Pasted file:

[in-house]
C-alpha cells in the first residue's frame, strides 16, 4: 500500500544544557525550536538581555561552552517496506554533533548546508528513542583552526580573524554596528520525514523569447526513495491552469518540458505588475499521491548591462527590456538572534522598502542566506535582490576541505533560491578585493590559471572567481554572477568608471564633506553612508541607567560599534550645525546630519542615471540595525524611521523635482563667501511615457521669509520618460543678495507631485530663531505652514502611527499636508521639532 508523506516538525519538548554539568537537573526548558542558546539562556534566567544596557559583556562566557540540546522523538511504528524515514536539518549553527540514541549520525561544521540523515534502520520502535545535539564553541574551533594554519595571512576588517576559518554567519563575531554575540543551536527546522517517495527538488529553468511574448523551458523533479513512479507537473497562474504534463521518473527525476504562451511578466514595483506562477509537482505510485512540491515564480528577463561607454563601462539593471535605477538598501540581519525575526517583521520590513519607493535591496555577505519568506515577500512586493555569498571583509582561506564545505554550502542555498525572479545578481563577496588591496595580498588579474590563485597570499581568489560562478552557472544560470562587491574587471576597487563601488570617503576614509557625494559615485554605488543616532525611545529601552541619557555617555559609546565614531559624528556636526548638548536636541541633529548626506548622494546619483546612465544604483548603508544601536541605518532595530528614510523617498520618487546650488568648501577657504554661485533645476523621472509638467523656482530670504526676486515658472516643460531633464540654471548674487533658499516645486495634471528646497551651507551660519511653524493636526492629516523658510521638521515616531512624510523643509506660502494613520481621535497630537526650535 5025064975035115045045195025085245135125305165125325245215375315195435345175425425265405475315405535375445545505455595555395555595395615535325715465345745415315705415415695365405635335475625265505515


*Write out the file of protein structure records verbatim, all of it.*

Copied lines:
[in-house]
C-alpha cells in the first residue's frame, strides 16, 4: 500500500544544557525550536538581555561552552517496506554533533548546508528513542583552526580573524554596528520525514523569447526513495491552469518540458505588475499521491548591462527590456538572534522598502542566506535582490576541505533560491578585493590559471572567481554572477568608471564633506553612508541607567560599534550645525546630519542615471540595525524611521523635482563667501511615457521669509520618460543678495507631485530663531505652514502611527499636508521639532 508523506516538525519538548554539568537537573526548558542558546539562556534566567544596557559583556562566557540540546522523538511504528524515514536539518549553527540514541549520525561544521540523515534502520520502535545535539564553541574551533594554519595571512576588517576559518554567519563575531554575540543551536527546522517517495527538488529553468511574448523551458523533479513512479507537473497562474504534463521518473527525476504562451511578466514595483506562477509537482505510485512540491515564480528577463561607454563601462539593471535605477538598501540581519525575526517583521520590513519607493535591496555577505519568506515577500512586493555569498571583509582561506564545505554550502542555498525572479545578481563577496588591496595580498588579474590563485597570499581568489560562478552557472544560470562587491574587471576597487563601488570617503576614509557625494559615485554605488543616532525611545529601552541619557555617555559609546565614531559624528556636526548638548536636541541633529548626506548622494546619483546612465544604483548603508544601536541605518532595530528614510523617498520618487546650488568648501577657504554661485533645476523621472509638467523656482530670504526676486515658472516643460531633464540654471548674487533658499516645486495634471528646497551651507551660519511653524493636526492629516523658510521638521515616531512624510523643509506660502494613520481621535497630537526650535 5025064975035115045045195025085245135125305165125325245215375315195435345175425425265405475315405535375445545505455595555395555595395615535325715465345745415315705415415695365405635335475625265505515